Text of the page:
The feeling here is that OPEC will do nothing at its June meeting, tacitly acknowledging that its sagging compliance will make more oil supply available as the crucial runup to the summer driving season gets under way, thus cooling off an overheated market.
But it is an equally safe bet that Iraq will be spoiling for a fight as the Bush administration presses for a review of Iraqi sanctions. The likelihood seems inevitable that Baghdad respond to the US initiative by pulling its official (under the UN-administered oil-for-aid program) output off the market and simply step up smuggling amid the resulting higher oil prices. That will bring about $35/bbl Brent right away, not in the fall.
The real question then should be: How long will Iraq's oil supplies be off the market? Enough uncertainty about that prospect could force an emergency meeting of OPEC to roll back this year's output cuts to offset the Iraqi supply shortfall. There is usually a lag of about 30 days in that event, so OPEC can benefit from its price band being exceeded for about a month before its added output cools off oil prices. But should Iraq restore its output in a relatively short time thereafter (which has been the pattern in past-notably last December), then the market will get the oil it needs, and CGES's worst-case scenario for the fall won't materialize. By the time the heating season approaches again-by which time natural gas prices ought to have stabilized at $4-5/MMbtu-then the rise in oil demand in the second half could well absorb the added barrels.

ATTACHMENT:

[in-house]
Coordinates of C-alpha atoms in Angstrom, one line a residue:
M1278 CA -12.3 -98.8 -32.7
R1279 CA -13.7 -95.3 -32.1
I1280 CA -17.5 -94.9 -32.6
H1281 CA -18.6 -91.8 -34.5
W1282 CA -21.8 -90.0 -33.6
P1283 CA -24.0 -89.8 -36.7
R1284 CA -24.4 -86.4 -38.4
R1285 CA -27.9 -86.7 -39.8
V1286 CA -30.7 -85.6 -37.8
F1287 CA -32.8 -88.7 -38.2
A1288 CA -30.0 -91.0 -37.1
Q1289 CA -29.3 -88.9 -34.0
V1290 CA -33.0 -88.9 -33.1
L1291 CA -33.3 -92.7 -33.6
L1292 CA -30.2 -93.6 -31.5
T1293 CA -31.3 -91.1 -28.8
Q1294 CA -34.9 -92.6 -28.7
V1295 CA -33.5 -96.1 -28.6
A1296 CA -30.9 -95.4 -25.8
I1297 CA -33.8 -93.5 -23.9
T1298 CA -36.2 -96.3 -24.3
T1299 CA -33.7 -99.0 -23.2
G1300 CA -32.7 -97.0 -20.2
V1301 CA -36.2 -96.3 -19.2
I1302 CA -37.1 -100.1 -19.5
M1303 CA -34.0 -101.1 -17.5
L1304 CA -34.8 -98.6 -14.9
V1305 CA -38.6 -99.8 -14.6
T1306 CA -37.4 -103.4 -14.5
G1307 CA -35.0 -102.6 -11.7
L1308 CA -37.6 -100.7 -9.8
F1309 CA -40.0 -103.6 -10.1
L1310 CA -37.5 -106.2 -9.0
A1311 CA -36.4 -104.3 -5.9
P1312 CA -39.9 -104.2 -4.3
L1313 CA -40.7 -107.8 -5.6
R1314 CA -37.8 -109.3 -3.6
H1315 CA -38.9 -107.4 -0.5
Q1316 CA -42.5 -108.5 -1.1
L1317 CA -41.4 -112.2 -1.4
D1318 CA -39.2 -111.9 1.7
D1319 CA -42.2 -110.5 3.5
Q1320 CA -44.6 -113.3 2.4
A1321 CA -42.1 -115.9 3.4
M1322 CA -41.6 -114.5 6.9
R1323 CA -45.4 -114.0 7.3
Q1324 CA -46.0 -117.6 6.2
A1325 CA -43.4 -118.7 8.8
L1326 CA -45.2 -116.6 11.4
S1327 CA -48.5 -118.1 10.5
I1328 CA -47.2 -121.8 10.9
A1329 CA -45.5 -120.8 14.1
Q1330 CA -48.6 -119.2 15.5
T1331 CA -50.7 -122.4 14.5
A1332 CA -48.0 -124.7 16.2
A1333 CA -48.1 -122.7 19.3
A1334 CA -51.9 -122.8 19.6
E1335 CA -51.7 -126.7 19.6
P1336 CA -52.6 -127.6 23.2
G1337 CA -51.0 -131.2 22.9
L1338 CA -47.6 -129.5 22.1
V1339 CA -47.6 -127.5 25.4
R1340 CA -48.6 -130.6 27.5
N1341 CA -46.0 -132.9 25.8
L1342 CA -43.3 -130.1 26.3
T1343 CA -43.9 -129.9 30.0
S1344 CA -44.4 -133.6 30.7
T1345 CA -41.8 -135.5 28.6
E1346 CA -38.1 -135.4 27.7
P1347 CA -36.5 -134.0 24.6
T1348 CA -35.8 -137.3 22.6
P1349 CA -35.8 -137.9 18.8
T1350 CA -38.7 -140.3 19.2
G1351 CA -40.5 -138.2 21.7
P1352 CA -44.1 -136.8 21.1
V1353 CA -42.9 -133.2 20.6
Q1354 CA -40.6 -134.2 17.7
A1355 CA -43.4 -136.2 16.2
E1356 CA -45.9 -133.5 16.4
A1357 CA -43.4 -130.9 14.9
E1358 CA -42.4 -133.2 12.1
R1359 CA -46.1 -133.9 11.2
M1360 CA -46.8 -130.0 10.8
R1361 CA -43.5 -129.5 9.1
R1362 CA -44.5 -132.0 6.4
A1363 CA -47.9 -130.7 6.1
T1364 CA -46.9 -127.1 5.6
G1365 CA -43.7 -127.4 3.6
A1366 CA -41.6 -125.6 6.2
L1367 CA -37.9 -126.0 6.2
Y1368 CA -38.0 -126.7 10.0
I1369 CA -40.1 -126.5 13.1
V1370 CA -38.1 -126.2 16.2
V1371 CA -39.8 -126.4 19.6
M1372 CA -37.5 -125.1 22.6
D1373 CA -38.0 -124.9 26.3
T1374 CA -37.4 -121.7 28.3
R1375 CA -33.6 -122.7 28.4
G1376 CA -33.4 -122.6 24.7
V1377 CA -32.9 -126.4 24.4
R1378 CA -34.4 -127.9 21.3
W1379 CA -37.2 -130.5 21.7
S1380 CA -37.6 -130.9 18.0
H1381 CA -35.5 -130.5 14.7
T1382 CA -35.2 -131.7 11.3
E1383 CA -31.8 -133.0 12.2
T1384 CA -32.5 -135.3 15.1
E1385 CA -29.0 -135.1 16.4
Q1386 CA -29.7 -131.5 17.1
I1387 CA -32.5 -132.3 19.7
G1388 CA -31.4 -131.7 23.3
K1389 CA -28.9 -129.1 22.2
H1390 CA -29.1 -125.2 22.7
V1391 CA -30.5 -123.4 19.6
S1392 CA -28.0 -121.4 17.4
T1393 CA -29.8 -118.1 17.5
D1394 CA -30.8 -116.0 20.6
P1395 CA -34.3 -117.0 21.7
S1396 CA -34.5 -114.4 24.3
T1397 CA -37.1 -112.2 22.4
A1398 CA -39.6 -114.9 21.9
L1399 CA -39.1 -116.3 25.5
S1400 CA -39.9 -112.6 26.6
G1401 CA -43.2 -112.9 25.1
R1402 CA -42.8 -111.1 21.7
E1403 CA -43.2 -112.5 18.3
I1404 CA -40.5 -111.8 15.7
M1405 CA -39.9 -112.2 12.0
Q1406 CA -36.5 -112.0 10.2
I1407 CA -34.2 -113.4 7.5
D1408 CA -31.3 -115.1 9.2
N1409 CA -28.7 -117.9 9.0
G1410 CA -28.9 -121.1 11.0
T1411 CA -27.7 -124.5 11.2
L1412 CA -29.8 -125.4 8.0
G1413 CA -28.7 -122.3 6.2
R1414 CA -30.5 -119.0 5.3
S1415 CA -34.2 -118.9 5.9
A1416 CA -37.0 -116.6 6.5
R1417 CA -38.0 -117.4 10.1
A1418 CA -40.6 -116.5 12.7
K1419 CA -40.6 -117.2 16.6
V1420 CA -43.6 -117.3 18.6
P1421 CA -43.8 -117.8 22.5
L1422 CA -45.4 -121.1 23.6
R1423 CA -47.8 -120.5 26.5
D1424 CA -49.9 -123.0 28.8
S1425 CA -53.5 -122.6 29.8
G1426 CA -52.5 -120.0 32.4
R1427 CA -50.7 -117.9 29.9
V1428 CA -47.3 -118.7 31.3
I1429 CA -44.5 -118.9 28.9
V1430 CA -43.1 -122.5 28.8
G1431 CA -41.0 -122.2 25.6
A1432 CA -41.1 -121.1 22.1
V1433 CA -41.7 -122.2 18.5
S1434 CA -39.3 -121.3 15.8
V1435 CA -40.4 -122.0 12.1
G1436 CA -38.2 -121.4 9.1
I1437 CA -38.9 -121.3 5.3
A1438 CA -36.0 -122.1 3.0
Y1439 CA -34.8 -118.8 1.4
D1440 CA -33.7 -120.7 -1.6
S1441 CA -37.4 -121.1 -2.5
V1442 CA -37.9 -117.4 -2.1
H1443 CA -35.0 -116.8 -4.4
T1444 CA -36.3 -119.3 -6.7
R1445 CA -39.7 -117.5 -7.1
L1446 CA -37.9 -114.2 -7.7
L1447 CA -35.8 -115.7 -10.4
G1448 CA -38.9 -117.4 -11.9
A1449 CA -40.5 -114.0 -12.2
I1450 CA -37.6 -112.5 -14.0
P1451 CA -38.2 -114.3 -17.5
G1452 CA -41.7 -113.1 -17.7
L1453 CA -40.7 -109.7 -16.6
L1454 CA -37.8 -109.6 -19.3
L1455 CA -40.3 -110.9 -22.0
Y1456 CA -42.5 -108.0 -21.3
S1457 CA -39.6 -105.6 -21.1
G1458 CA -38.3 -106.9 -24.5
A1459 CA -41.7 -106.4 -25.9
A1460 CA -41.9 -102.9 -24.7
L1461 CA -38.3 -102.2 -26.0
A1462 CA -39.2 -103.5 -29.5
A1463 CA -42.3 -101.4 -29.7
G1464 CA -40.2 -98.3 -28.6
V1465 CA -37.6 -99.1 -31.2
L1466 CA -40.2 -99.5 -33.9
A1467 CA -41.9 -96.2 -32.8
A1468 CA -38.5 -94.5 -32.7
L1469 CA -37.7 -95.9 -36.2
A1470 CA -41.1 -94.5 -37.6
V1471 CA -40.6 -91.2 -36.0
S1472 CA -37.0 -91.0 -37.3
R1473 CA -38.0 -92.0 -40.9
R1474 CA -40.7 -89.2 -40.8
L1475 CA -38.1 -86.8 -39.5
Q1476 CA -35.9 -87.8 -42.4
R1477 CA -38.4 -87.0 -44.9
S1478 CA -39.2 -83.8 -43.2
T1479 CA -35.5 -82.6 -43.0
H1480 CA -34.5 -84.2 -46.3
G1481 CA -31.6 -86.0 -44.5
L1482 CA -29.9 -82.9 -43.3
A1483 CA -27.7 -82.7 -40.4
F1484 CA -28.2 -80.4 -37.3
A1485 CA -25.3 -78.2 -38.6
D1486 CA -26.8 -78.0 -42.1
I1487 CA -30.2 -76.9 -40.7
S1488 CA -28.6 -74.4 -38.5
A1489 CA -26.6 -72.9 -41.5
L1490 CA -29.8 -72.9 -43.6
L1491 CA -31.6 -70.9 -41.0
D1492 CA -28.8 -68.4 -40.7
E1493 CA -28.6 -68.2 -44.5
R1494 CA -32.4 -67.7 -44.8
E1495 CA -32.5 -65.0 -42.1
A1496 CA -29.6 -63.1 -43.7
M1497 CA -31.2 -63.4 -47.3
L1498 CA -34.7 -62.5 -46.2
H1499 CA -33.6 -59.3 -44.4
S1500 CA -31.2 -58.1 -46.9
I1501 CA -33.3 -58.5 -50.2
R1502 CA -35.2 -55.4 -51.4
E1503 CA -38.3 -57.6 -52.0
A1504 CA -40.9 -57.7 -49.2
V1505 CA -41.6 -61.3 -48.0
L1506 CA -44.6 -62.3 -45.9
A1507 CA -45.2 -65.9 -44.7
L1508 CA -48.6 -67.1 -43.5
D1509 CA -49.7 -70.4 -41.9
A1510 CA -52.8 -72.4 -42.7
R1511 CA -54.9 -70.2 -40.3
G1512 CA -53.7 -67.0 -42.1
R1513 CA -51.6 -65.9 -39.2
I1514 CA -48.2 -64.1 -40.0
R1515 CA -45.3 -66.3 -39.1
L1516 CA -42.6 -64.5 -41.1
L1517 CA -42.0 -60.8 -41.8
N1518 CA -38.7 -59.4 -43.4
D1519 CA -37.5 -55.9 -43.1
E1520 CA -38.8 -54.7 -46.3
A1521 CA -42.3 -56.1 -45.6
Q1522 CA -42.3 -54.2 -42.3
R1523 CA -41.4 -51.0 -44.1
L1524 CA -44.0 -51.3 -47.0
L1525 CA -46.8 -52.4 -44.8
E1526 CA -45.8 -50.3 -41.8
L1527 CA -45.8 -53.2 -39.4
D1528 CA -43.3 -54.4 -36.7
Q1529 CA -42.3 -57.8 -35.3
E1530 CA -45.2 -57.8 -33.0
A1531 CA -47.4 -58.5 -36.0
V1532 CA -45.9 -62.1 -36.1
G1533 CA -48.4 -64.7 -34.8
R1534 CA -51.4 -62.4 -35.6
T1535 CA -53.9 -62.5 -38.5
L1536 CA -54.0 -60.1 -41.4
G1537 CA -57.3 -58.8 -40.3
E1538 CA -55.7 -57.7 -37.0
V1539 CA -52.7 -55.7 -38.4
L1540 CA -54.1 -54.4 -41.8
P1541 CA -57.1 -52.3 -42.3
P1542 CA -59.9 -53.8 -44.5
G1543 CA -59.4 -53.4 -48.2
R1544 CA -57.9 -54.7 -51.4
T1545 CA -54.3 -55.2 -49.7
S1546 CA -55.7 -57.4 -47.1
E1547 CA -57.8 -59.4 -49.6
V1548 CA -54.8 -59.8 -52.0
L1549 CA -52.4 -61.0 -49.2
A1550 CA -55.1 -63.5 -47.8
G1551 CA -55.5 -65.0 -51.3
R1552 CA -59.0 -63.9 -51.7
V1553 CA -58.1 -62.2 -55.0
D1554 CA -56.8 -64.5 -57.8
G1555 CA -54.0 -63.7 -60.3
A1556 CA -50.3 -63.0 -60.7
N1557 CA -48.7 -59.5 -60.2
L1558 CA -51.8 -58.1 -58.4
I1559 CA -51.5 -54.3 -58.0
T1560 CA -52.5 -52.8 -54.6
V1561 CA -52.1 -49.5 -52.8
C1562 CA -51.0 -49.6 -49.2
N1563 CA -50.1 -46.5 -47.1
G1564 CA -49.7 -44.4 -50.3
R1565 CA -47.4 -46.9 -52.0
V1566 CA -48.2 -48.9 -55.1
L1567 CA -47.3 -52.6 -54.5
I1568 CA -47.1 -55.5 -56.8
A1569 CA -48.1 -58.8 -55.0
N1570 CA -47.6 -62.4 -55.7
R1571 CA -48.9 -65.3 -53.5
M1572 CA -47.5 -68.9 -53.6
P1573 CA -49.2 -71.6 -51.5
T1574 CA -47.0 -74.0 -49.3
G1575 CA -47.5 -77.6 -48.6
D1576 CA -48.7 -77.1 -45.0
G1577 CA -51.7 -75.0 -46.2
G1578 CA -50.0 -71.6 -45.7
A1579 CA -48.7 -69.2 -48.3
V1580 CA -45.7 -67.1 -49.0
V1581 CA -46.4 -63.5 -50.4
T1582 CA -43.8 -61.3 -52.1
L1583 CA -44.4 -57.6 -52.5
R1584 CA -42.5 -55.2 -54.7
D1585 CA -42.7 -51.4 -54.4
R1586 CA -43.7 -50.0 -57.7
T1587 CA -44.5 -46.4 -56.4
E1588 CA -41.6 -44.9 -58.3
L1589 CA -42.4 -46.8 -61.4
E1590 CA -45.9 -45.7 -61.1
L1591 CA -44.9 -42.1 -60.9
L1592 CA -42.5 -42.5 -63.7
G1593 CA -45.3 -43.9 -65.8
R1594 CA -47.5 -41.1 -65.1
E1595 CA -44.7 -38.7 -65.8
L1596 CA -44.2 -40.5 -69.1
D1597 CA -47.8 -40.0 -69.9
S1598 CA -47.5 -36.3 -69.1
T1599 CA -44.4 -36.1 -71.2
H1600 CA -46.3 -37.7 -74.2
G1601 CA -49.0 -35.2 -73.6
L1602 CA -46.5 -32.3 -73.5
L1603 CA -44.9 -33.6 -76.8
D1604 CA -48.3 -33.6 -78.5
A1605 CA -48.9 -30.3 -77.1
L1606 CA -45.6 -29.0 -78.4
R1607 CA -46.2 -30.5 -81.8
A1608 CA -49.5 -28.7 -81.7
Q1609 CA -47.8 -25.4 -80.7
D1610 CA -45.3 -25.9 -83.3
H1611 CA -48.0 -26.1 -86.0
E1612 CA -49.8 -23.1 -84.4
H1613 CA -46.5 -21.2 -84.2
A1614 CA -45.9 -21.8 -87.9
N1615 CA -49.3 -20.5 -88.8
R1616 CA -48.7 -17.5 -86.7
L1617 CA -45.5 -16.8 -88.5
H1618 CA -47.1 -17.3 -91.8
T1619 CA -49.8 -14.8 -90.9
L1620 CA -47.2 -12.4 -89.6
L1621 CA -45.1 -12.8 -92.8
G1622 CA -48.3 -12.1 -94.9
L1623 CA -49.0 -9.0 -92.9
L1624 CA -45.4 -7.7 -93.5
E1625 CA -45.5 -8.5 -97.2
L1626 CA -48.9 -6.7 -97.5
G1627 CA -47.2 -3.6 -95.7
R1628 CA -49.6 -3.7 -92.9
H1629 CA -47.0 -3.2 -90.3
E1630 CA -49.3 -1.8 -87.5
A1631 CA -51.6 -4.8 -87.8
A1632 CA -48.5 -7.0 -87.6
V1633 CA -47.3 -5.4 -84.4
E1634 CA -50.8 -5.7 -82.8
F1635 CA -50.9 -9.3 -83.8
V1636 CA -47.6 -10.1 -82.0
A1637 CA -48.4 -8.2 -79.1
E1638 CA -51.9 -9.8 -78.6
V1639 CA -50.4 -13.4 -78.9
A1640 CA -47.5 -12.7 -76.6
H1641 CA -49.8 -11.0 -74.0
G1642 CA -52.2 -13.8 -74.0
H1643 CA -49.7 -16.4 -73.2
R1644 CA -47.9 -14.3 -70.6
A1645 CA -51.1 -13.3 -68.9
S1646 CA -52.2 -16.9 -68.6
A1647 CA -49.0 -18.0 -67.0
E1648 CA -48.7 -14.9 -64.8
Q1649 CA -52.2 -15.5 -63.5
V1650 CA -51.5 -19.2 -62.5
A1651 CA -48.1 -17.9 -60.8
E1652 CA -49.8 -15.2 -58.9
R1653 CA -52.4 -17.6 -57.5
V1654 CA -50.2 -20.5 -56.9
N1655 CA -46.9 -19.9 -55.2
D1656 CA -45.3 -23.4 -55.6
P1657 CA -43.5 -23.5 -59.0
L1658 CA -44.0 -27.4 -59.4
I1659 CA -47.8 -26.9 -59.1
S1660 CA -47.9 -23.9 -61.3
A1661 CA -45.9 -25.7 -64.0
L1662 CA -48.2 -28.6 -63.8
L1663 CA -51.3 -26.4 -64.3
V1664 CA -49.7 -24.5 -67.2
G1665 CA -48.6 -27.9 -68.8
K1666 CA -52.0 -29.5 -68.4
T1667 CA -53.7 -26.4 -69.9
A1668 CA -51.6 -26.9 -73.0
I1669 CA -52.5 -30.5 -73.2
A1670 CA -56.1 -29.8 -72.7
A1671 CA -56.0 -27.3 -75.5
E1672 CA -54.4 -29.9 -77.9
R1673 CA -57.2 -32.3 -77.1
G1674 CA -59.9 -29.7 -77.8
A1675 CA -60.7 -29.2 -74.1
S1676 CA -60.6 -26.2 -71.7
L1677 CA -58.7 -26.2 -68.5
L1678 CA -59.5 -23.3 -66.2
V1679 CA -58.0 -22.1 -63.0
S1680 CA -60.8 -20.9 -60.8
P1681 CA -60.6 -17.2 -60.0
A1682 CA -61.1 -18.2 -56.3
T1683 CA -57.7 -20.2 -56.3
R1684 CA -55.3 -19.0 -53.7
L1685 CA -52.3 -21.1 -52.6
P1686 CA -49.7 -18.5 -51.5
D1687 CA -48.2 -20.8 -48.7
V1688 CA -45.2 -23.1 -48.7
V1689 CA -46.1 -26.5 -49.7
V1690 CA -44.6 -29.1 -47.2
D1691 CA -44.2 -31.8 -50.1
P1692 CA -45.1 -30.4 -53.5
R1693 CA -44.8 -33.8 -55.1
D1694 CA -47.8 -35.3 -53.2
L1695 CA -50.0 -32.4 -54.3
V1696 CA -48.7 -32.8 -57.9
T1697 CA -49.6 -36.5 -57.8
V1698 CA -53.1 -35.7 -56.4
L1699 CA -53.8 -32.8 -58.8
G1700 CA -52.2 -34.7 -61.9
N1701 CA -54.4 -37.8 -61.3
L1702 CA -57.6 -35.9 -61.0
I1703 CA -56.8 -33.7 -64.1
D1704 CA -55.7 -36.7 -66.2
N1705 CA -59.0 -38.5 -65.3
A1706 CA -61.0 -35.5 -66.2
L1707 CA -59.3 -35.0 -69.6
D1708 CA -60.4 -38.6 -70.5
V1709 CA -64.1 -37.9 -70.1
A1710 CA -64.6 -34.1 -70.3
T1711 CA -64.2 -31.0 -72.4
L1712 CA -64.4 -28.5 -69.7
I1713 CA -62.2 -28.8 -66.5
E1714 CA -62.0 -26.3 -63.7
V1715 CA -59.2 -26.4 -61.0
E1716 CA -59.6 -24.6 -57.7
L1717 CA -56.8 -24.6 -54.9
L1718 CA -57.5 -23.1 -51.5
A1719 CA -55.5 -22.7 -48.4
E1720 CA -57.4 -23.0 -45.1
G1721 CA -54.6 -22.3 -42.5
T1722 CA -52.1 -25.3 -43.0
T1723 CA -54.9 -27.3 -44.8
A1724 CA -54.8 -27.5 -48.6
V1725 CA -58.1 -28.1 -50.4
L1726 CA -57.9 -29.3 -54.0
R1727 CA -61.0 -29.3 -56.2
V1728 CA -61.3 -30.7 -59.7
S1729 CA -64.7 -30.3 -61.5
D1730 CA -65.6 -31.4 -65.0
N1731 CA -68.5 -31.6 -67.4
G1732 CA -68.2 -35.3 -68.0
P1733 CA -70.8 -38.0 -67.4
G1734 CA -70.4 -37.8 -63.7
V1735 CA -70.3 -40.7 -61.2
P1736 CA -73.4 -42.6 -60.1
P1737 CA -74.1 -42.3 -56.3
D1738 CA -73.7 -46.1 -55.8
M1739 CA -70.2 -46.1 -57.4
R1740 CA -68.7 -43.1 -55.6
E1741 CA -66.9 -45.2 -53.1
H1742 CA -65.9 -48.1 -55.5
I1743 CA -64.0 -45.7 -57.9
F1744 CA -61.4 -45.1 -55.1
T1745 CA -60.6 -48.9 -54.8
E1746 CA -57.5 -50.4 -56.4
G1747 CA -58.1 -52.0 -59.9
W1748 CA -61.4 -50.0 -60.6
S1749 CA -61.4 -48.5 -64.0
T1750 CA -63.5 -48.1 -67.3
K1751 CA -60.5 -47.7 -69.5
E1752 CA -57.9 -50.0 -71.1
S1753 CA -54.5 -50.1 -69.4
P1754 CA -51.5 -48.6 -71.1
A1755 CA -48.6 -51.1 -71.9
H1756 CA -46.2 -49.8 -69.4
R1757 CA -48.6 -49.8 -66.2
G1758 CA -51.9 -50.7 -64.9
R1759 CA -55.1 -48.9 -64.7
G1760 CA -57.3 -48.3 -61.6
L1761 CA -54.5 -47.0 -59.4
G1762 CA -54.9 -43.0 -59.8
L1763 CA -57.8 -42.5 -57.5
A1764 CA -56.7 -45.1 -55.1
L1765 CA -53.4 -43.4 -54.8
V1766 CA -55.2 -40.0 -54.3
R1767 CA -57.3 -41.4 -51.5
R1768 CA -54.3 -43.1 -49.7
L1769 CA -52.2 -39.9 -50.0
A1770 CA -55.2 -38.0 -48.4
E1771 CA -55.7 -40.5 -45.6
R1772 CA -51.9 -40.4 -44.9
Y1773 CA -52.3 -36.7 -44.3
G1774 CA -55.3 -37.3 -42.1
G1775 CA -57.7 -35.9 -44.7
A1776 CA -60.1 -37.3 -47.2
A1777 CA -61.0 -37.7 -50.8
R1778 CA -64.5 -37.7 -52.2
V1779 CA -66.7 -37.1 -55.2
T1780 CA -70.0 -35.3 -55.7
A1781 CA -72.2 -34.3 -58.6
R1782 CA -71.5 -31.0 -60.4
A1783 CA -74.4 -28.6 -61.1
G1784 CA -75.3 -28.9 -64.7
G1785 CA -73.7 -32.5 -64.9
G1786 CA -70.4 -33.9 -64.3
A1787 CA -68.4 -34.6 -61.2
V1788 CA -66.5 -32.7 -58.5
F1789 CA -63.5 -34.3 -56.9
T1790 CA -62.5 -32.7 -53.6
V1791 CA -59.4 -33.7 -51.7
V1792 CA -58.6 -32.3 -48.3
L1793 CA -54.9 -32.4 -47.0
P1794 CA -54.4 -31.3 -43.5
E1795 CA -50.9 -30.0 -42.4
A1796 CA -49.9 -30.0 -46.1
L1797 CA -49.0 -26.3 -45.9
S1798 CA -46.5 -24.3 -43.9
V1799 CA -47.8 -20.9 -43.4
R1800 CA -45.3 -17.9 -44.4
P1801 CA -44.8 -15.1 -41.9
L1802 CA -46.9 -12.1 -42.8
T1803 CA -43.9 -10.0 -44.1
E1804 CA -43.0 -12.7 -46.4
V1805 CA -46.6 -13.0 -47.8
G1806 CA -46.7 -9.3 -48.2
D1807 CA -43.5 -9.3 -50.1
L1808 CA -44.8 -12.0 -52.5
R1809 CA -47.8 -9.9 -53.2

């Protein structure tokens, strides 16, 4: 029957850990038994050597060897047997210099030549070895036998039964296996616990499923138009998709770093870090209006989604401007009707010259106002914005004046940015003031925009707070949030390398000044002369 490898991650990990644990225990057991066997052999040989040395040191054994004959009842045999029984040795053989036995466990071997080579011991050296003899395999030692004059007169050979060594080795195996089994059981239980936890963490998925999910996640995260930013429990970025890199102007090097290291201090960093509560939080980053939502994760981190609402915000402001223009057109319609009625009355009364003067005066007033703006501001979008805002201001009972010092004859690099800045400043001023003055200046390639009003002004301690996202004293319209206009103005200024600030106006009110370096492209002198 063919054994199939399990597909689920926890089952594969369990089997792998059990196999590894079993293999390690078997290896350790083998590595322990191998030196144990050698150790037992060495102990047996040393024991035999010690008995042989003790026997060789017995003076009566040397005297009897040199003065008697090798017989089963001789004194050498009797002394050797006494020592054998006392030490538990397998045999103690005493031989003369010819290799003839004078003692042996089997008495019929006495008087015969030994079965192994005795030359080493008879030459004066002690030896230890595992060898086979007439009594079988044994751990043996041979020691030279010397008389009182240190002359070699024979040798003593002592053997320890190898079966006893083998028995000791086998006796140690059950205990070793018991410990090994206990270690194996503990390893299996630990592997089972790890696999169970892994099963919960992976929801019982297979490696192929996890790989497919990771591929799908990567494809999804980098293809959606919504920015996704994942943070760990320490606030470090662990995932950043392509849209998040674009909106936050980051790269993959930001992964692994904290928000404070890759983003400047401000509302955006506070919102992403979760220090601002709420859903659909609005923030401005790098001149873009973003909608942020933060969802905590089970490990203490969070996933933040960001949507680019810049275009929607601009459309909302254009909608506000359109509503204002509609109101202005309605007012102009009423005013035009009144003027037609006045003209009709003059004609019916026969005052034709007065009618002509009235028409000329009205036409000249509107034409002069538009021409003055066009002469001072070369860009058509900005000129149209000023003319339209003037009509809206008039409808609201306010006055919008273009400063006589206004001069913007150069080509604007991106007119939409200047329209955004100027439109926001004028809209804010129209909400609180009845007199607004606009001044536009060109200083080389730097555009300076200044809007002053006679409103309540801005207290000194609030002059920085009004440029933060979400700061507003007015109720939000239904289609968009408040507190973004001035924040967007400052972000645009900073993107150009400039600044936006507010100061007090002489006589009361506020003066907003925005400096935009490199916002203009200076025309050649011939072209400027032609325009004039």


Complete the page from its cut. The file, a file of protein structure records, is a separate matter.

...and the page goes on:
This time around, the real wild card seems to be the tight US gasoline market. Already, gasoline prices are leading the latest crude oil price rally. If demand has not softened enough because of high prices, then the gasoline tightness will persist, spawning tightness in heating oil in the fourth quarter.
It could very well be that the environmentally induced supply straitjacket that US has knitted itself on fuels could provide an entrenched premium for crude oil prices, much like the Iran-Iraq tanker war and Desert Shield did, while they lasted, in the preceding 2 decades. Because the US fuels supply problem is tied to infrastructure inadequacies related to the proliferation of "boutique" fuels, it is fundamental and resistant to quick fixes. Natural gas now has price pressures twice a year-for heating and for cooling-that are also linked to fundamental supply inadequacies (both in infrastructure and at the wellhead). Why not crude oil-for driving and for heating?
If that's the case, then OPEC might do well to ease off on the micromanagement of crude supply and let this product-driven rally run its course each year.
CGES outlook for call on OPEC crude, oil prices
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Latest Prices as of April 27, 2001